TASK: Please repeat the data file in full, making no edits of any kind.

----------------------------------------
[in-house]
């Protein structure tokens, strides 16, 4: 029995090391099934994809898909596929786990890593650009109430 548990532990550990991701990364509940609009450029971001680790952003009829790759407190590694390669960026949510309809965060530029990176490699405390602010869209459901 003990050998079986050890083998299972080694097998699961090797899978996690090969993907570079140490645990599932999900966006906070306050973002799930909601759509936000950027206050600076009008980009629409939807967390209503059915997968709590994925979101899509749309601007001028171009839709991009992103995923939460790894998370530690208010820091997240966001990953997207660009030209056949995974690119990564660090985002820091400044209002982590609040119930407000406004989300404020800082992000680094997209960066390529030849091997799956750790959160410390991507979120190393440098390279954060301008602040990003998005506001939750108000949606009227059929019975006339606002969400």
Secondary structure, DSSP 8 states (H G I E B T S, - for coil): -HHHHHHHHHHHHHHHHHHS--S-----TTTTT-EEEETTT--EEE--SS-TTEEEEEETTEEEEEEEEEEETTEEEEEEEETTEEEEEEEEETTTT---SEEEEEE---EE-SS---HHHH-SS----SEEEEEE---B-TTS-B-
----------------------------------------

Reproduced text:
[in-house]
């Protein structure tokens, strides 16, 4: 029995090391099934994809898909596929786990890593650009109430 548990532990550990991701990364509940609009450029971001680790952003009829790759407190590694390669960026949510309809965060530029990176490699405390602010869209459901 003990050998079986050890083998299972080694097998699961090797899978996690090969993907570079140490645990599932999900966006906070306050973002799930909601759509936000950027206050600076009008980009629409939807967390209503059915997968709590994925979101899509749309601007001028171009839709991009992103995923939460790894998370530690208010820091997240966001990953997207660009030209056949995974690119990564660090985002820091400044209002982590609040119930407000406004989300404020800082992000680094997209960066390529030849091997799956750790959160410390991507979120190393440098390279954060301008602040990003998005506001939750108000949606009227059929019975006339606002969400």
Secondary structure, DSSP 8 states (H G I E B T S, - for coil): -HHHHHHHHHHHHHHHHHHS--S-----TTTTT-EEEETTT--EEE--SS-TTEEEEEETTEEEEEEEEEEETTEEEEEEEETTEEEEEEEEETTTT---SEEEEEE---EE-SS---HHHH-SS----SEEEEEE---B-TTS-B-